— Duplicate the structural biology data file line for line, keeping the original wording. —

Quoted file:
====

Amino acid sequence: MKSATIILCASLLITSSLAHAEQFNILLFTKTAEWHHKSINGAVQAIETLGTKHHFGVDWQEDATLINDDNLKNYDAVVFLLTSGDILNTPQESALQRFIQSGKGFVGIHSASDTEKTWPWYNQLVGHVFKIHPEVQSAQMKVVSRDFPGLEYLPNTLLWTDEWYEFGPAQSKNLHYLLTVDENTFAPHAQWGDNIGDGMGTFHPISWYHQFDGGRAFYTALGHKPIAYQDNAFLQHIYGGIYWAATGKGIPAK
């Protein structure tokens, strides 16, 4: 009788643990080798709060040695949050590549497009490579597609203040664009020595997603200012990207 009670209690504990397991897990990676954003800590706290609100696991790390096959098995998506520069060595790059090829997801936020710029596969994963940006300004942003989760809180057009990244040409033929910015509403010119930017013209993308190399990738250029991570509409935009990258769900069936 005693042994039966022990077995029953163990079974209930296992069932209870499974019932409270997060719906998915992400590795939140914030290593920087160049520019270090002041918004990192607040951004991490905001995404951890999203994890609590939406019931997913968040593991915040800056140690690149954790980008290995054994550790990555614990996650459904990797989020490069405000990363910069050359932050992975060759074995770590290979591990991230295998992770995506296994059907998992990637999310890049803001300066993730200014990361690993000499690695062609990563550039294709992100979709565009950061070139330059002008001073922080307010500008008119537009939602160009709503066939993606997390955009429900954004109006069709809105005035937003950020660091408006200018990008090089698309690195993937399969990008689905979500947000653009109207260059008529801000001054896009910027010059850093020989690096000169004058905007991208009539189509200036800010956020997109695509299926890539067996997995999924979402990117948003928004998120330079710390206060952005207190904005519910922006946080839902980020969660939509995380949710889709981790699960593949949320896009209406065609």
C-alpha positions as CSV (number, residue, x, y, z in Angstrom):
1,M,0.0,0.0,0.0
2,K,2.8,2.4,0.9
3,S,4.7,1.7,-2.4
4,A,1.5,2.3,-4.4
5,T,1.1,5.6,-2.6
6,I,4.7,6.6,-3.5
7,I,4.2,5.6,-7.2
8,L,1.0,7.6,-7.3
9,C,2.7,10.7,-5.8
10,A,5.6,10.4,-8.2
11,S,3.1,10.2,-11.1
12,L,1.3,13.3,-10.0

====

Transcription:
Amino acid sequence: MKSATIILCASLLITSSLAHAEQFNILLFTKTAEWHHKSINGAVQAIETLGTKHHFGVDWQEDATLINDDNLKNYDAVVFLLTSGDILNTPQESALQRFIQSGKGFVGIHSASDTEKTWPWYNQLVGHVFKIHPEVQSAQMKVVSRDFPGLEYLPNTLLWTDEWYEFGPAQSKNLHYLLTVDENTFAPHAQWGDNIGDGMGTFHPISWYHQFDGGRAFYTALGHKPIAYQDNAFLQHIYGGIYWAATGKGIPAK
């Protein structure tokens, strides 16, 4: 009788643990080798709060040695949050590549497009490579597609203040664009020595997603200012990207 009670209690504990397991897990990676954003800590706290609100696991790390096959098995998506520069060595790059090829997801936020710029596969994963940006300004942003989760809180057009990244040409033929910015509403010119930017013209993308190399990738250029991570509409935009990258769900069936 005693042994039966022990077995029953163990079974209930296992069932209870499974019932409270997060719906998915992400590795939140914030290593920087160049520019270090002041918004990192607040951004991490905001995404951890999203994890609590939406019931997913968040593991915040800056140690690149954790980008290995054994550790990555614990996650459904990797989020490069405000990363910069050359932050992975060759074995770590290979591990991230295998992770995506296994059907998992990637999310890049803001300066993730200014990361690993000499690695062609990563550039294709992100979709565009950061070139330059002008001073922080307010500008008119537009939602160009709503066939993606997390955009429900954004109006069709809105005035937003950020660091408006200018990008090089698309690195993937399969990008689905979500947000653009109207260059008529801000001054896009910027010059850093020989690096000169004058905007991208009539189509200036800010956020997109695509299926890539067996997995999924979402990117948003928004998120330079710390206060952005207190904005519910922006946080839902980020969660939509995380949710889709981790699960593949949320896009209406065609």
C-alpha positions as CSV (number, residue, x, y, z in Angstrom):
1,M,0.0,0.0,0.0
2,K,2.8,2.4,0.9
3,S,4.7,1.7,-2.4
4,A,1.5,2.3,-4.4
5,T,1.1,5.6,-2.6
6,I,4.7,6.6,-3.5
7,I,4.2,5.6,-7.2
8,L,1.0,7.6,-7.3
9,C,2.7,10.7,-5.8
10,A,5.6,10.4,-8.2
11,S,3.1,10.2,-11.1
12,L,1.3,13.3,-10.0